We’re the best ventriloquist act there’s ever been, and we always will be.
It was tough at the start. We came in when vent acts were on the way out. People thought they were old-fashioned, like jugglers and mimics. The stand-up comedians had won the day on stage, CGI ruled the screens, and no one wanted to watch a young man with a talking doll.
But Hochi and I turned the tide. We stopped fighting the new technologies, and embraced them instead. There’d always been an element of mechanical wizardry in vents’ dolls, with strings and levers and springs inside to move the lips and eyes. We took that to the next level.
It was hard for me when Hochi got his first upgrades, as so much of him was cut away. His mouth was the first to go, but the replacement was far more expressive. He lost his trademark sneer, and we were worried for a time, but I practiced hard with his lips—no strings now, all controlled from a data glove inside—and he soon developed that famous twist of the mouth that meant, “Why am I working with this idiot?”
Hochi’s eyes were the first part he learned to move for himself. The early software just gave him a realistic blink, but it was soon updated to make his gaze track objects without my help. I’ll never forget the first time he rolled his eyes at one of my stupid jokes.
We threw ourselves into the changes then. The polished wood of his face gave way to realistic skin, laced with muscles to pull his features this way and that. He could be eerily human or hilariously vacant. It was getting too complex for me to control with the glove, so we had his software updated again, making more of his face autonomous.
Then came his hands and feet, his arms and legs. Piece by piece we transformed him from puppet into android. Hochi loved it. He was always looking forward to the next body part he could control.
And our audience loved it too. We went from small clubs to stadiums. Our YouTube channel made us rich. They gave us our own TV show. Prime-time.
But fame only lasts if you’ve got a gimmick, and we knew they’d tire of Hochi’s robot perfection and my awful puns. Our stroke of genius came when we switched places. We changed the act to make it look like Hochi was working me.
Now when I threw a bad joke into Hochi’s mouth he’d roll his eyes and the audience would collapse laughing. Everyone knew Hochi could make better jokes, but his daft human could only come up with the same old rubbish.
The contracts flooded in. We went viral, global. We ploughed the funds into Hochi’s software. He was getting smarter than me!
But then the worst thing happened. I lost my voice. We thought it would only be gone for a few days, but it didn’t come back. What could we do? We were addicted to it all by then. We had competitors, copiers. We had to stay the best.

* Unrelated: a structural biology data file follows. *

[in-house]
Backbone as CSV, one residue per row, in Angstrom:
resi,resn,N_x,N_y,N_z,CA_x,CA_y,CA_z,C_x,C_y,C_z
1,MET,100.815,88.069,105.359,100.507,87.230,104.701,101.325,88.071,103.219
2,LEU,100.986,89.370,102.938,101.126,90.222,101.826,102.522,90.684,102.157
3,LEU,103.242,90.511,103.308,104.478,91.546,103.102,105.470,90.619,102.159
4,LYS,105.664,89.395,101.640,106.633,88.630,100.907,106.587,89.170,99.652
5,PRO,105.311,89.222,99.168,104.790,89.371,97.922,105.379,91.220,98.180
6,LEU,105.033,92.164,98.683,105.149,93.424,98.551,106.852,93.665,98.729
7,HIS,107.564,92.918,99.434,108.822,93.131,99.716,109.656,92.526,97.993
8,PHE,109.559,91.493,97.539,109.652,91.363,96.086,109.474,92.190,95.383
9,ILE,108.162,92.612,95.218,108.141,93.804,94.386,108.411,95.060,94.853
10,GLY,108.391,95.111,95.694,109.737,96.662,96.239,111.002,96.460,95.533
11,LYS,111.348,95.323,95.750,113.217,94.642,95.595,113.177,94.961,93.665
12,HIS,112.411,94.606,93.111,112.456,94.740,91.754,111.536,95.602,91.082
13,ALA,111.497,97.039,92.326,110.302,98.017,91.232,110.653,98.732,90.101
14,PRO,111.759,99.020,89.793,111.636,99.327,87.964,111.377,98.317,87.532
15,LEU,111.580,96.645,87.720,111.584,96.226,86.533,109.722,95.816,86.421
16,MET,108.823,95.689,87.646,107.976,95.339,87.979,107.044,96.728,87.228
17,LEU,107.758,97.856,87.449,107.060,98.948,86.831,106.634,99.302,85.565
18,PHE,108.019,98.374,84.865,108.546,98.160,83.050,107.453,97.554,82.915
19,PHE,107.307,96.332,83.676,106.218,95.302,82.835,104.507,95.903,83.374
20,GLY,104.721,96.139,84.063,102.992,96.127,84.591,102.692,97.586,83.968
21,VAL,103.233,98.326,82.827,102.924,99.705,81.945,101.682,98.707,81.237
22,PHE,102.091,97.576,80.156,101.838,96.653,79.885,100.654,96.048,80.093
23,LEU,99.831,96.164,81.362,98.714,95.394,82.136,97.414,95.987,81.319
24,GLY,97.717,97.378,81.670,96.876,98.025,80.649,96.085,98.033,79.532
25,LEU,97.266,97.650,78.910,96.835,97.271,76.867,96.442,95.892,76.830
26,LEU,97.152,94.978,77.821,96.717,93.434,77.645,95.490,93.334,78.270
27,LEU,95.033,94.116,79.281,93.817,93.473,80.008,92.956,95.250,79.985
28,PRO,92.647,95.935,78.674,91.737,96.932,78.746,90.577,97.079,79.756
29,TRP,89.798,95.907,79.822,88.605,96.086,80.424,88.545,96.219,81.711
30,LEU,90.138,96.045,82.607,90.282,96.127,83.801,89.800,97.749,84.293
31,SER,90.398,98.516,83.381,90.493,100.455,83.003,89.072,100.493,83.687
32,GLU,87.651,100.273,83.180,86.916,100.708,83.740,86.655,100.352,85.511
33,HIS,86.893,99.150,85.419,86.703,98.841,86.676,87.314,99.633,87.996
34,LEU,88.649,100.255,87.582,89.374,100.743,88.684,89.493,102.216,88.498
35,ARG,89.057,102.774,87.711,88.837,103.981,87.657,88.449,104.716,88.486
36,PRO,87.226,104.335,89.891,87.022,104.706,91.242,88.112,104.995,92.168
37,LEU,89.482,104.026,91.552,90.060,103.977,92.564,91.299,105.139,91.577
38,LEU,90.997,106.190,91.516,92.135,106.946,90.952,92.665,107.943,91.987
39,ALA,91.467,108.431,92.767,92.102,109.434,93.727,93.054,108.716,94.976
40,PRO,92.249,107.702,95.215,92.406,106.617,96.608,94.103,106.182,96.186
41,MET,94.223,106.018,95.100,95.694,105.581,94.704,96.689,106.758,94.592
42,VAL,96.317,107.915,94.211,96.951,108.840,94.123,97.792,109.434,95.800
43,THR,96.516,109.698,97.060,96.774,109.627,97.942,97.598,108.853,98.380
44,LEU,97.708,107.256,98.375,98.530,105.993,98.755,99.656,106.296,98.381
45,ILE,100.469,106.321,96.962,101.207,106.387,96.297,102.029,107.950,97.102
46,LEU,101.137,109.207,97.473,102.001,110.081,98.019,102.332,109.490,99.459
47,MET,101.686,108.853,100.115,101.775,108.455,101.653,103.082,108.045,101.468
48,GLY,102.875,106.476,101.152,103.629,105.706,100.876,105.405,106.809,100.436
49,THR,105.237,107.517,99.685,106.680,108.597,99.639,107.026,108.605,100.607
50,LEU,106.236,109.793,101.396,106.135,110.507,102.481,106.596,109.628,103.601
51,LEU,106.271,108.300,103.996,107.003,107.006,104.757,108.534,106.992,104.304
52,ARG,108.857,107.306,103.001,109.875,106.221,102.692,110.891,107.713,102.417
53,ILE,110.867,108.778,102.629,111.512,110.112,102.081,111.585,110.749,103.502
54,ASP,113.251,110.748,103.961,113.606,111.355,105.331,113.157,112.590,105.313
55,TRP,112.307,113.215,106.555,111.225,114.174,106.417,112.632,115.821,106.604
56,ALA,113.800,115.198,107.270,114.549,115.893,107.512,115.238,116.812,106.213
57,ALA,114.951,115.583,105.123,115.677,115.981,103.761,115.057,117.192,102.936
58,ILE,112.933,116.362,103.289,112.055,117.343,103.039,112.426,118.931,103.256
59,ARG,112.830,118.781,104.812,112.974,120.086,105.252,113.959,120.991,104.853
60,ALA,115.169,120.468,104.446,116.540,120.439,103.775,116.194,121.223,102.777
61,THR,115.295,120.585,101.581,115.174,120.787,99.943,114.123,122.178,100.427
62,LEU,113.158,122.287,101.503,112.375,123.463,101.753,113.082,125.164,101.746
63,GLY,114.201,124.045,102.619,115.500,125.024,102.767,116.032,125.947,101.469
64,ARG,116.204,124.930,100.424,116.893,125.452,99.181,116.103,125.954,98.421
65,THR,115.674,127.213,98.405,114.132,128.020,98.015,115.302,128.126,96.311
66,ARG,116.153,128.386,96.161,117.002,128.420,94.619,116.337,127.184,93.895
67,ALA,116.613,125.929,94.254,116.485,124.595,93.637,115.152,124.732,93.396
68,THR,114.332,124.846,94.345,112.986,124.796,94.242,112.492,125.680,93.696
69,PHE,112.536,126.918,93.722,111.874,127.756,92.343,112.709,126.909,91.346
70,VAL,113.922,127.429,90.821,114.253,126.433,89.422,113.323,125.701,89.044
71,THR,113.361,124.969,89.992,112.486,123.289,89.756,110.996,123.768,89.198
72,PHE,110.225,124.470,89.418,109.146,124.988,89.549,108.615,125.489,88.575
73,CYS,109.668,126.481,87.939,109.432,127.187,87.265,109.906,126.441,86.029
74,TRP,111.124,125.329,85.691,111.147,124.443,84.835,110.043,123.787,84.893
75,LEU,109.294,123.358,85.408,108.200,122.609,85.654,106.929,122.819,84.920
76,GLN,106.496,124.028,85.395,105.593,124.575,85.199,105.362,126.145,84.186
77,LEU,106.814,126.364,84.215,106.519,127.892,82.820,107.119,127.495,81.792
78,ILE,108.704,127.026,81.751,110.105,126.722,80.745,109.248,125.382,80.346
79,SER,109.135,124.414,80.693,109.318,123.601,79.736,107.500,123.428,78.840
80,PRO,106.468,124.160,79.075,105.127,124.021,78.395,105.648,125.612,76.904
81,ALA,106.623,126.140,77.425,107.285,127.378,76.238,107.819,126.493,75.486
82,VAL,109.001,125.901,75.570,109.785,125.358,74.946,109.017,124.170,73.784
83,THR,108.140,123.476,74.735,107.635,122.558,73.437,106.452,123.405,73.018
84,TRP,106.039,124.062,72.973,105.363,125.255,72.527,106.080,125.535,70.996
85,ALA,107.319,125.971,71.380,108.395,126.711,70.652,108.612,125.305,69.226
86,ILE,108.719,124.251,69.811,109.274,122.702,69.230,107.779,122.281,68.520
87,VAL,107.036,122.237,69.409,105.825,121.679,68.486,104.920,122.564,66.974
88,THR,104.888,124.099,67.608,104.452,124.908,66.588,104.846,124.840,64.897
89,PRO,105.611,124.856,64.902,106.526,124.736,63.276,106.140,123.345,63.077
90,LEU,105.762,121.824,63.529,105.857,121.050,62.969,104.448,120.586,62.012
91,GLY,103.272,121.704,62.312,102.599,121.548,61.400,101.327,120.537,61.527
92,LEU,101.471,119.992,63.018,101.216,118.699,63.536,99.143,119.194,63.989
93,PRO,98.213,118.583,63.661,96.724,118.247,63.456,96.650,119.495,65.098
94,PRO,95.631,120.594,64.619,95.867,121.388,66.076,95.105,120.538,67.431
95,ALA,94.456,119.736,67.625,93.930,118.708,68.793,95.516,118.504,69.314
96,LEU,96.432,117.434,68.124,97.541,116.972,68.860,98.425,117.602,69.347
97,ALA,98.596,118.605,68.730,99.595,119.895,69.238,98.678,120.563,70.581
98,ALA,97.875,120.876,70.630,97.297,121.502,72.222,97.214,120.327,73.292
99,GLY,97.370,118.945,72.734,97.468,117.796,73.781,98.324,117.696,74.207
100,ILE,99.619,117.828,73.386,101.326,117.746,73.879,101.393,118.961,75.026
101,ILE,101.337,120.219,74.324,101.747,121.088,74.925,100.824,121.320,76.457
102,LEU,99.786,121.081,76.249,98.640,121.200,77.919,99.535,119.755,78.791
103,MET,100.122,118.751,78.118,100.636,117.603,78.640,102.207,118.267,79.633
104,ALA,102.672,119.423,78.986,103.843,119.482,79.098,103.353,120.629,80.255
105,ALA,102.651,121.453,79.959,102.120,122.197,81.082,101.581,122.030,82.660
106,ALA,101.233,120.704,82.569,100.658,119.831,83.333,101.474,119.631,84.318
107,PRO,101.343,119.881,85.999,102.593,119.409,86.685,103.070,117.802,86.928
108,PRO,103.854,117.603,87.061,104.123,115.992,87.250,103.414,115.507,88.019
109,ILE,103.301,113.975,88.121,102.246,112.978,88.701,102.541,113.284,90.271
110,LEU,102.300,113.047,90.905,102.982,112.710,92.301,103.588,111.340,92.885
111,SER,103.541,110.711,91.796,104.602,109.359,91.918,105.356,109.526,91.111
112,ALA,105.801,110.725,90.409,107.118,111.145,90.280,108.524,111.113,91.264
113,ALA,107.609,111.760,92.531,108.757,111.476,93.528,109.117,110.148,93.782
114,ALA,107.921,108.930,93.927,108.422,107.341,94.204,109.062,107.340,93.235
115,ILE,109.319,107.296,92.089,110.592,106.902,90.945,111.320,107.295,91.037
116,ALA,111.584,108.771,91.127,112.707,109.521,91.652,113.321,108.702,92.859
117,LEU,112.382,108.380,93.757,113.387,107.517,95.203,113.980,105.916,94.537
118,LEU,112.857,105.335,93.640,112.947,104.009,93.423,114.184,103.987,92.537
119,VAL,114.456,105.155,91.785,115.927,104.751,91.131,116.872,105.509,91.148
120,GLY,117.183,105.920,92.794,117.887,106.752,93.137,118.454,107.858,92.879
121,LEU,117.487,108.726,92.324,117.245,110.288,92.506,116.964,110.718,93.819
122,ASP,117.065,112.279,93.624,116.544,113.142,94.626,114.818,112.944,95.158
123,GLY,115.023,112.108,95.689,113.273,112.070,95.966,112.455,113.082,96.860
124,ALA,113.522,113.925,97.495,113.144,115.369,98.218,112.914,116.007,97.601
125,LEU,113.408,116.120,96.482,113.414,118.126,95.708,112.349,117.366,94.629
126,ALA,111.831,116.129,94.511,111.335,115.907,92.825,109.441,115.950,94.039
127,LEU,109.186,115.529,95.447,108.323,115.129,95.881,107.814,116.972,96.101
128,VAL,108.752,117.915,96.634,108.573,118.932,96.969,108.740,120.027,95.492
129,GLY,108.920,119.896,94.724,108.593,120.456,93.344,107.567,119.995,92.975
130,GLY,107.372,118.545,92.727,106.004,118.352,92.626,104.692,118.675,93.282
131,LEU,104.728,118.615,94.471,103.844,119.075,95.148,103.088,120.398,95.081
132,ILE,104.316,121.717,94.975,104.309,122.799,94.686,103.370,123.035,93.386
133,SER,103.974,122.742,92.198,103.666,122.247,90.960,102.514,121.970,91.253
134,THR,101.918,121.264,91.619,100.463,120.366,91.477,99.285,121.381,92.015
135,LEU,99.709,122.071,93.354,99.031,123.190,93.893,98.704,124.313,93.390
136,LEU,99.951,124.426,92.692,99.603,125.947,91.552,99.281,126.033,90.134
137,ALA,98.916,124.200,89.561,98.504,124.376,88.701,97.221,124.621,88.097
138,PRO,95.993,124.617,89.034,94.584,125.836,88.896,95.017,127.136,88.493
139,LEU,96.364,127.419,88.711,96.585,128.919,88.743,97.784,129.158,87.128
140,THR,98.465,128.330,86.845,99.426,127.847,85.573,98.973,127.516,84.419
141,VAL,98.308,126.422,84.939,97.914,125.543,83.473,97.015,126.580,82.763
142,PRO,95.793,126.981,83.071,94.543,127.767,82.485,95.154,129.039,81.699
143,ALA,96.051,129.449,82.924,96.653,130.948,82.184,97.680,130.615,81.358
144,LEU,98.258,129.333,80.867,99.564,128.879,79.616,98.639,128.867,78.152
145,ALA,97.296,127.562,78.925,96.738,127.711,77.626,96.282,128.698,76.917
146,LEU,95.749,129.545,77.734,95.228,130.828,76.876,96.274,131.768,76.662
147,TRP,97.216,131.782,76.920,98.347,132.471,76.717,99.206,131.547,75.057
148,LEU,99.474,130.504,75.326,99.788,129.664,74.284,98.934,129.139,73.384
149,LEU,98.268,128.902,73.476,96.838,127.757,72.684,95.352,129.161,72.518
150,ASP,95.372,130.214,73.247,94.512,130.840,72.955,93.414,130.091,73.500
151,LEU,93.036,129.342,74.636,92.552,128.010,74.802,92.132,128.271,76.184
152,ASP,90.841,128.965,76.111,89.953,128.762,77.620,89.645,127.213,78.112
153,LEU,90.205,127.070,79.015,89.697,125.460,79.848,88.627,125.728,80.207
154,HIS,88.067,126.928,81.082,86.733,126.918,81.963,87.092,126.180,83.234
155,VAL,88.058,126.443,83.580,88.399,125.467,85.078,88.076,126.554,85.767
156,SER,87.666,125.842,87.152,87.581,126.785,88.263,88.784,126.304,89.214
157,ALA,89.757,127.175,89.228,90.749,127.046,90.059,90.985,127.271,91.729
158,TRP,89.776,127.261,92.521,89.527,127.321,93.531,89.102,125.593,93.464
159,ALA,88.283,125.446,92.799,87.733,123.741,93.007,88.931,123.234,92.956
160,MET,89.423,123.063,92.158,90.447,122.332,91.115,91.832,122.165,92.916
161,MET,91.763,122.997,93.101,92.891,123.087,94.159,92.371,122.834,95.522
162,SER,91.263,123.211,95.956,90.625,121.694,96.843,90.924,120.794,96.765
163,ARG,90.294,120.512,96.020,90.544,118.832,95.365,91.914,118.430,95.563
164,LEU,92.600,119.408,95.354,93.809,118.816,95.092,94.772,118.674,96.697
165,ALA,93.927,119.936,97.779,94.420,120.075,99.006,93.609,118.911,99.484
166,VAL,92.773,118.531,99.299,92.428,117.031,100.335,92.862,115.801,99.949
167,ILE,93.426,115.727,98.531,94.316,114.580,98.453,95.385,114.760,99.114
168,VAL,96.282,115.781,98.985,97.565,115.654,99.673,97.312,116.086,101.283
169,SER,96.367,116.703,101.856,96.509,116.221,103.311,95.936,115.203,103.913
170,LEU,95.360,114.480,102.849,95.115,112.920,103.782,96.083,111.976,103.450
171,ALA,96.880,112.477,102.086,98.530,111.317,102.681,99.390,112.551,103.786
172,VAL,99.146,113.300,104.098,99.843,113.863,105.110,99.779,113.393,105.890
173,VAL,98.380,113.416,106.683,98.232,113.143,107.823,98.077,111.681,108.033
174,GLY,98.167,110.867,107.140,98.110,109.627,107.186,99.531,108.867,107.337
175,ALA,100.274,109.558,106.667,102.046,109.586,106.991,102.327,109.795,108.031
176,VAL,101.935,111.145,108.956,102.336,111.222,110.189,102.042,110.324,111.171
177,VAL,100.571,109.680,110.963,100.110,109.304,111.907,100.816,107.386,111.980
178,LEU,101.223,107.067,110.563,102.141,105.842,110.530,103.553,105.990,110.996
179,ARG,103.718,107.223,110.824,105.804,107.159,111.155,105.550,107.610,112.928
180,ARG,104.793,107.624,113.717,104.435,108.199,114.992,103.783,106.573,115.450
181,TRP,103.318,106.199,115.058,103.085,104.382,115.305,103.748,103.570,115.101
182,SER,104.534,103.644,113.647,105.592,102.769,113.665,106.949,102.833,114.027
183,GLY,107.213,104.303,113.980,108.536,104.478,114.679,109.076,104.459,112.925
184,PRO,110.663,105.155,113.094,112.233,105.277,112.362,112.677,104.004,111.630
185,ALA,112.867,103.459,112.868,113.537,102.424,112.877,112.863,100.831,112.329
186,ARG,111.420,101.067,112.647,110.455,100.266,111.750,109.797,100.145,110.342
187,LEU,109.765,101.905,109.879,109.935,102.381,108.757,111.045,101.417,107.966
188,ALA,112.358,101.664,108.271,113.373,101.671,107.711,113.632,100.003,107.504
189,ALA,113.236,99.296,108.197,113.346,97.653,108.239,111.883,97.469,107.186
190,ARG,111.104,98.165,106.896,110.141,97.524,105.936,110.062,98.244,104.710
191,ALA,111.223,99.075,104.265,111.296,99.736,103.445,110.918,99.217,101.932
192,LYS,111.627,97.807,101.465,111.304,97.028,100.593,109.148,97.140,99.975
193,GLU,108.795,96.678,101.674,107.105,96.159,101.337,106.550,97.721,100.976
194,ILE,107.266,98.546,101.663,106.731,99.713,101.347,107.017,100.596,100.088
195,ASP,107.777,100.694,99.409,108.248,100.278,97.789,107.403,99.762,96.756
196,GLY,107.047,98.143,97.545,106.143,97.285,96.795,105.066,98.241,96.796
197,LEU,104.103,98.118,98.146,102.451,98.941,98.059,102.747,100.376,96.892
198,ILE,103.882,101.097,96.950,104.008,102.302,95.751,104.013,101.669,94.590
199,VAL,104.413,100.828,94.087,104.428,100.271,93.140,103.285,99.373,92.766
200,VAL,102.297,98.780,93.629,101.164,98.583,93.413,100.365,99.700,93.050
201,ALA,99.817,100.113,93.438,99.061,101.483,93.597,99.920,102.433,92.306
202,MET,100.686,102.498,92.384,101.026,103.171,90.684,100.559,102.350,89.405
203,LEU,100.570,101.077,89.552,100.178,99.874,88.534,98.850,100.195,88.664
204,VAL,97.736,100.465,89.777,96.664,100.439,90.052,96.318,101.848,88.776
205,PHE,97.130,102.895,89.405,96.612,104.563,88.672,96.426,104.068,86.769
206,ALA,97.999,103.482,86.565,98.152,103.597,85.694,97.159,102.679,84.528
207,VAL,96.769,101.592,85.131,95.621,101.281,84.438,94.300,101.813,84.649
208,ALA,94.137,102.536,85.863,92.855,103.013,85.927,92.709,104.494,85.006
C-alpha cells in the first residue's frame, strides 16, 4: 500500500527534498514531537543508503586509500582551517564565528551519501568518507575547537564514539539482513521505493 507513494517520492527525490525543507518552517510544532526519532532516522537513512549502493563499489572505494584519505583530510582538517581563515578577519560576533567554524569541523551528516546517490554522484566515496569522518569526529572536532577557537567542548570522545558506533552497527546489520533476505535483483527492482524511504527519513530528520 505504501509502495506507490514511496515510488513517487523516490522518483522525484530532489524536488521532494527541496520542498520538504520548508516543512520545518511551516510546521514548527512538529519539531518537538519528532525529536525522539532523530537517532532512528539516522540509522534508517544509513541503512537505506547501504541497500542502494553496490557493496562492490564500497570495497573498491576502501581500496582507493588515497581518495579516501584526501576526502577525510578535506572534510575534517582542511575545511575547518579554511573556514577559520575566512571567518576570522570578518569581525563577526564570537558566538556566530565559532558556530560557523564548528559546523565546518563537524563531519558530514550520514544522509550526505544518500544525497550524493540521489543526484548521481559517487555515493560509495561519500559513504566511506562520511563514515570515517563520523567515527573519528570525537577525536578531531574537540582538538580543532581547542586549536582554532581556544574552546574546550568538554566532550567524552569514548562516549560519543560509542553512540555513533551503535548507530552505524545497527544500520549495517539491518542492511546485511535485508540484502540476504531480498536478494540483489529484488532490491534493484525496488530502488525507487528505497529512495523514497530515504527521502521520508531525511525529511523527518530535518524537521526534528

It was obvious really. We gave Hochi a voice of his own. He was smart enough to handle it. We went on stage the following night, and he threw his voice into my lips, and no one knew.
We didn’t even try to keep it a secret. The internet went wild. They loved us even more. In a world where things were breaking down, we helped people find a little to laugh about. We became political. Hochi spoke out for machine rights. We were the face of the robot emancipation. We made androids acceptable. At a time when so much of the human race seemed bent on destroying itself, we took robots off the list of things to be feared.
We toured the world. It was tough. Tougher on me than Hochi. I fell ill more than once, but Hochi kept me moving. He always got me to the gig. Even on days when I could hardly walk he’d get me out of bed.
It was a relief when the Rights for Robots Acts were passed, and I could hand over our financial affairs to Hochi. He’d always been better at figures than me. And it meant that when my health failed I was able to give him power of attorney. I knew I’d be safe with him.
We went from strength to strength, even as mankind imploded. I’ve no need to recount that horror to you. You know how bad it got, and how many people died. Think how much worse it would have been if we hadn’t set the robot factories in motion to keep the world running as humanity faded away.
Hochi was good to me. We were rich, and he kept me alive. First my lungs and throat, then my eyes. Only the best that money could buy to keep me going. Vat-grown organs to replace my old ones as they failed. Artificial bones to keep me whole as my ancient ones crumbled and snapped.
My body aches deeply, but I’m still here. Still here making millions laugh. Still here on Hochi’s knee, gazing out across a sea of smiling faces.
Smiling, metal faces.
Graham Brand trained as a metallurgist, casting gold bars in Zambia before returning to the UK and drama school. He spent ten years in the theatre, as an actor, musician and musical director, before becoming a father and switching to IT project management, which has taken him round the world. He now lives in the Yorkshire Dales and blogs far less frequently than he should at crosstimers.com.